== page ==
To be a Sparty
In 1992, Larry Lage saw a unique job listing in a student newspaper. Then a college sophomore at Michigan State University, he met the listing’s sole hard-and-fast requirement of being a current student between the height of 5’10" and 6’2".
Lage decided to apply…
...to be Sparty.
It’s one of the most exclusive and secretive clubs in the state. One of the hardest positions to attain. One of the most beloved sports mascots in America.
“I’d be a great Sparty,” Lage told his friends, who encouraged him to try out for the gig.
On the day of the audition, Lage considered bailing after waking up groggy from an epic collegiate-level afternoon nap. But his friends persuaded him to push on and endure.
“This isn’t about you!” said Lage’s buddy. “This is about all of us.”
And so he went.
“I had three minutes to do anything I wanted in the costume for a panel of judges,” said Lage. For his routine he chose a refined number he had polished years earlier for a high school talent competition.
“And so I did my beginning routine to Beastie Boys’ ‘Brass Monkey.’”
Lage brought that funky monkey energy to his performance, and made the first brutal cut from 25 aspiring Spartys to six finalists. After an interview with the panel of Sparty alums and alumni association reps, he became one of two Spartys selected for the year.
And he, as with all active Spartys, was sworn to secrecy.
He was sent away to mascot camp in Wisconsin, communing with other mascot greats such as Brutus the Buckeye, learning the ways of the mascot.
“They would teach that you have to over-exaggerate all of your movements to be as big as possible because you’re in this costume,” said Lage.
The Sparty costume consists of a big head, as with most school mascot costumes. But Lage said that’s where the similarities end. Most mascots essentially wear “pajamas” on their bodies. Meanwhile, Sparty straps on large boots, muscle-bound legs, a Spartan skirt and chest plate, muscle-y arms to match the girth of the legs, gloves and wrist cuffs. Then the Disney-esque head with a massive helmet.
Like Voltron, the pieces assemble as if to lead the universe of mascots.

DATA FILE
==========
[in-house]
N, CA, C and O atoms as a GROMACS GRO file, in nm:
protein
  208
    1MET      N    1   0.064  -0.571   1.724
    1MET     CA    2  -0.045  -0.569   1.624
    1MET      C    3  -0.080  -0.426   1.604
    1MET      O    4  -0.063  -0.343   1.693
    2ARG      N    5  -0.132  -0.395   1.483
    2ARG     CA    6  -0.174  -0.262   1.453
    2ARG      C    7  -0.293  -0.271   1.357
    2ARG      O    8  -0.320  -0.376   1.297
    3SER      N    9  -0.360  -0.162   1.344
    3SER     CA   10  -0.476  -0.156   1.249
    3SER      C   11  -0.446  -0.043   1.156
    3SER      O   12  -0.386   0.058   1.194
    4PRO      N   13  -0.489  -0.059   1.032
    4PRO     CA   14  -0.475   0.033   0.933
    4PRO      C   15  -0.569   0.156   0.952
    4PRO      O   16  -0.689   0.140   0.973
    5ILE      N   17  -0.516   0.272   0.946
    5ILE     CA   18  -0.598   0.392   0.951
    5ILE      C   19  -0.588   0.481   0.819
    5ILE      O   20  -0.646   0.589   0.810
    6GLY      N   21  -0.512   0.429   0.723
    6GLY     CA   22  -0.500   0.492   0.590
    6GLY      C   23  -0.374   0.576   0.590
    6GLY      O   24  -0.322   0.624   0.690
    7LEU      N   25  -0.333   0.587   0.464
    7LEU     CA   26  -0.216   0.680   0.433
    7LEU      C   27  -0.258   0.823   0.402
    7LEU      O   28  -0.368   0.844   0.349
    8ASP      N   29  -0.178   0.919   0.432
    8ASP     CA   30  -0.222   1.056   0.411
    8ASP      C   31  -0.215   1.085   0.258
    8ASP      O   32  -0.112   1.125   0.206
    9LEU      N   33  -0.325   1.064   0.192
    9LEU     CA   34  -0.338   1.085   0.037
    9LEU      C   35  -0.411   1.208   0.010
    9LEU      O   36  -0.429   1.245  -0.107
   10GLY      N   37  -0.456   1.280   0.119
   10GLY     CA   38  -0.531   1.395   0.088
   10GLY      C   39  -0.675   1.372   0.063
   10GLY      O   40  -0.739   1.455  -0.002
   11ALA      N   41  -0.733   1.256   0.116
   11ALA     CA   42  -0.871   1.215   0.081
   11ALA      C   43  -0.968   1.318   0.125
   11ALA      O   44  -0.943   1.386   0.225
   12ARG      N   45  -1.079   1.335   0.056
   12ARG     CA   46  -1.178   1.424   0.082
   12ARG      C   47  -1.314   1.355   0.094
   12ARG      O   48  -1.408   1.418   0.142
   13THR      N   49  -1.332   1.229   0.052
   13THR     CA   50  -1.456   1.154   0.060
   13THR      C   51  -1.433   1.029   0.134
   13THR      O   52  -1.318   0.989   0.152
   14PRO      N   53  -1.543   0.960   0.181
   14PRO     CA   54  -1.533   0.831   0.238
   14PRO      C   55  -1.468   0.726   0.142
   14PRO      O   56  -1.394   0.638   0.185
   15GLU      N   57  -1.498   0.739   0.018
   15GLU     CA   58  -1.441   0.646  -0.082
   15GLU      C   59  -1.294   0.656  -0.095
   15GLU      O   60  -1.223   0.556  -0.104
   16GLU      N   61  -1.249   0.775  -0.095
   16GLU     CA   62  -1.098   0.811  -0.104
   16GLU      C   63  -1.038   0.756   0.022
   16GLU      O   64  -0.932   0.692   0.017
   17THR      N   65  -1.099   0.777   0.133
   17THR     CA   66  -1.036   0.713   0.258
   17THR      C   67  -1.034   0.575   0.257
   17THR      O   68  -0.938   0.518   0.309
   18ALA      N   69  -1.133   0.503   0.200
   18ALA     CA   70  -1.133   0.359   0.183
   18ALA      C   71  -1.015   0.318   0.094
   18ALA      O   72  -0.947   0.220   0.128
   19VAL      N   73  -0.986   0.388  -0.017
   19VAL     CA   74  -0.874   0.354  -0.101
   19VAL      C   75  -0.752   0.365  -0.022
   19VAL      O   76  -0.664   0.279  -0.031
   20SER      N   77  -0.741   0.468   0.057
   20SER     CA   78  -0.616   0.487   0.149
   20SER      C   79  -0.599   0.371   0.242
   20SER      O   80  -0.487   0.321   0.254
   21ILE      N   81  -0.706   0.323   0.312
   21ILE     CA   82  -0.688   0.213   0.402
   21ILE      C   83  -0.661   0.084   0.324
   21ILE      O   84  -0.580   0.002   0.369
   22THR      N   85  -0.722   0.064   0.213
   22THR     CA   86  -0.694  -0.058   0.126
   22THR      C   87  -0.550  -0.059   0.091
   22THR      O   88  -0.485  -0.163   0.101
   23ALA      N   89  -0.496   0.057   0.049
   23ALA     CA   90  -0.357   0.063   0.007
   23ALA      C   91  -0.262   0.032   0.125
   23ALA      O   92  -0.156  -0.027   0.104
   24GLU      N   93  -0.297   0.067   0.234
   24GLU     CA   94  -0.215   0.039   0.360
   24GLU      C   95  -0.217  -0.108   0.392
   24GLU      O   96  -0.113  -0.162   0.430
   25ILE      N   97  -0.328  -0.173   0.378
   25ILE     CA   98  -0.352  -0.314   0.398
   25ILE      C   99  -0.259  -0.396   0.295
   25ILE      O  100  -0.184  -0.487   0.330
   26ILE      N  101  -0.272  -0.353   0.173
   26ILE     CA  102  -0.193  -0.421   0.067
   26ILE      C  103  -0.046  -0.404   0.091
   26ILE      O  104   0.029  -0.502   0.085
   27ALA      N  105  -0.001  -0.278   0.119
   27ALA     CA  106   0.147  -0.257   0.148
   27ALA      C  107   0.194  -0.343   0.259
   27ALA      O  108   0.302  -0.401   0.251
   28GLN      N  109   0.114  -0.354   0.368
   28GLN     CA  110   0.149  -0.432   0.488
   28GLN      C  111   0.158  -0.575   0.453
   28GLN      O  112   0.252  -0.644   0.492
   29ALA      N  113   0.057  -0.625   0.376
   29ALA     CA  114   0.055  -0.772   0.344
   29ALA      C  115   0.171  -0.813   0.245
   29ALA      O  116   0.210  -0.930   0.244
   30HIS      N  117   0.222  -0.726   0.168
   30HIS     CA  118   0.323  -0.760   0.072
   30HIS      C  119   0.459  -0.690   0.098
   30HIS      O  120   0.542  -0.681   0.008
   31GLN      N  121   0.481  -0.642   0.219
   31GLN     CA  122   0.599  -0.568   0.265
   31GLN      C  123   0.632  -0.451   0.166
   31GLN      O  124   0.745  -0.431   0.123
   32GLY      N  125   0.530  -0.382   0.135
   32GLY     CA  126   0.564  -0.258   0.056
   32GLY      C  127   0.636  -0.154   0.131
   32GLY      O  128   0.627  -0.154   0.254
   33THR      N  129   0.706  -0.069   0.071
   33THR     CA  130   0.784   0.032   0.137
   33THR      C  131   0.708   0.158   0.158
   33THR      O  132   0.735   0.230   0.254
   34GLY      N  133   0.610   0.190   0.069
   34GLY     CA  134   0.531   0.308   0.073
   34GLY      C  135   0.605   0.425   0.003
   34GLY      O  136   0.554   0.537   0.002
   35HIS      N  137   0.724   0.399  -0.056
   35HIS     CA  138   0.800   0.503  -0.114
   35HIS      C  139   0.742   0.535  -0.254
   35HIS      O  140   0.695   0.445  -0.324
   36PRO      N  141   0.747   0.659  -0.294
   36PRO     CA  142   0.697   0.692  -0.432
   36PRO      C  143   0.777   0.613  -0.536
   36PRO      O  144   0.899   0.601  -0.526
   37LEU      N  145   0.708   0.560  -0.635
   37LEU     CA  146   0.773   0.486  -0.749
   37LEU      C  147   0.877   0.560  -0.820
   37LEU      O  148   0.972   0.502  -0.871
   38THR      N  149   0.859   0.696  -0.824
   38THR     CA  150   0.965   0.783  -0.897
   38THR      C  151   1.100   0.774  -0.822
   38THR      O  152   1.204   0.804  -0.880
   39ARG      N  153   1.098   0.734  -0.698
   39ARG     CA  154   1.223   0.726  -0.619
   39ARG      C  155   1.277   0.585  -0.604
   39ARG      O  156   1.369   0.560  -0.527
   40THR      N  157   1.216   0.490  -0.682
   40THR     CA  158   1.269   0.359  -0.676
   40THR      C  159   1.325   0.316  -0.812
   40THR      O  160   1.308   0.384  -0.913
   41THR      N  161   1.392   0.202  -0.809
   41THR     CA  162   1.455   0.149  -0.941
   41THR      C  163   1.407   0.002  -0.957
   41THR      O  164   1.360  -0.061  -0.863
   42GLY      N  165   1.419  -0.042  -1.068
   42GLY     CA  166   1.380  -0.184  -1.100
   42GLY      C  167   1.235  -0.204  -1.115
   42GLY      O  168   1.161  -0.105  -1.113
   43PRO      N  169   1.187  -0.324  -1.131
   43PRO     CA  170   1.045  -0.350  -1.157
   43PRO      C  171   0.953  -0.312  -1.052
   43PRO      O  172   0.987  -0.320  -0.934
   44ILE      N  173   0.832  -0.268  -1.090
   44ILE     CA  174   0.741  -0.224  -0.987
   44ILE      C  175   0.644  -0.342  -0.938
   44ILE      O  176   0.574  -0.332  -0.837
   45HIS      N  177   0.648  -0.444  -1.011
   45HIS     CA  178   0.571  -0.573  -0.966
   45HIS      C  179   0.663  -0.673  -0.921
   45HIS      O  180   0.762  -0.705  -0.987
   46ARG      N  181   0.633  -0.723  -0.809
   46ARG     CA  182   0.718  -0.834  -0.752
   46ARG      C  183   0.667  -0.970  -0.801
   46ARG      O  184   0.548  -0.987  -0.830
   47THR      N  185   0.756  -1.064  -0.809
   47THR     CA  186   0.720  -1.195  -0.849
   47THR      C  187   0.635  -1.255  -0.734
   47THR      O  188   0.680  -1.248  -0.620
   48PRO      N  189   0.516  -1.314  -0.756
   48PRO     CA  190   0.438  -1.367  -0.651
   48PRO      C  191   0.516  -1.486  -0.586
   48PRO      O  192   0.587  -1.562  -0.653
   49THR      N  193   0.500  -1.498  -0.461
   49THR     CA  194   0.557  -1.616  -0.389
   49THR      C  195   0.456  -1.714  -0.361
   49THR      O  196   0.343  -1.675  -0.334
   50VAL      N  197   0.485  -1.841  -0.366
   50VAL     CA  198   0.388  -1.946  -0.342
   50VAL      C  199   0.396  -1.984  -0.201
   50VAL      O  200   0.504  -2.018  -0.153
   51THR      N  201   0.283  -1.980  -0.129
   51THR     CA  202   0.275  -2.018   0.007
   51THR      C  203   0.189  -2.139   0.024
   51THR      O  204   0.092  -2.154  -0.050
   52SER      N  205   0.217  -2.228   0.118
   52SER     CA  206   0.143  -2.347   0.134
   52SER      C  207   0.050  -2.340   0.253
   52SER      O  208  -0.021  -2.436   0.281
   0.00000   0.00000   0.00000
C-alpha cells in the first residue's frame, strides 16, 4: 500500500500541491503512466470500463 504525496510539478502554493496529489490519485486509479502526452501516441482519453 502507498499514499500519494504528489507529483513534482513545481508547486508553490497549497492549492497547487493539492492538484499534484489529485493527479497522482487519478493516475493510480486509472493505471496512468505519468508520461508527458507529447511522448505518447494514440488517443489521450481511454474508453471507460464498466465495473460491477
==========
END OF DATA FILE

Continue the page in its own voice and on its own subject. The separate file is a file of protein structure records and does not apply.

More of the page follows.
When Lage donned the plushy muscles and hard chest plate of Sparty, he knew he wasn’t entering Spartan Stadium as a spectator.
“When you're Sparty, you're working, you know. You're there to entertain the crowd. You're not there to watch the game,” said Lage. “And you can't see well.”
Part of Sparty’s job is to go to pep rallies, parades, and other university events that mean interacting with the fans.
“Adults by and large... love Sparty,” said Lage. As for kids? “It’s either wonder and awe, or they’re freaked out.”
Now, Lage is part of a special alumni group; those who were Sparty. There are 66 members of a former-Sparty Facebook page; he meets up with other Spartys for a reunion every five years; and he’s happy to say there have been a few women Spartys beneath the big chin along the way.
Today, Larry Lage is a sports reporter with the Associated Press, and he occasionally faces doubts that he can be an objective journalist during Michigan State games. But he insists he doesn’t care who wins MSU games.
“I root for my [adolescent] son’s teams. When I watch my daughter dance, I cry. When I go cover a game [for work] I do not care who wins,” he said.
But he does care how Sparty performs.
“I want Sparty to represent well.”
You can listen to Lage’s interview with Stateside above to hear more about the mascot experience. This interview was conducted by Laura Weber-Davis, who, as a Michigan State alum, is completely incapable of being objective about Sparty.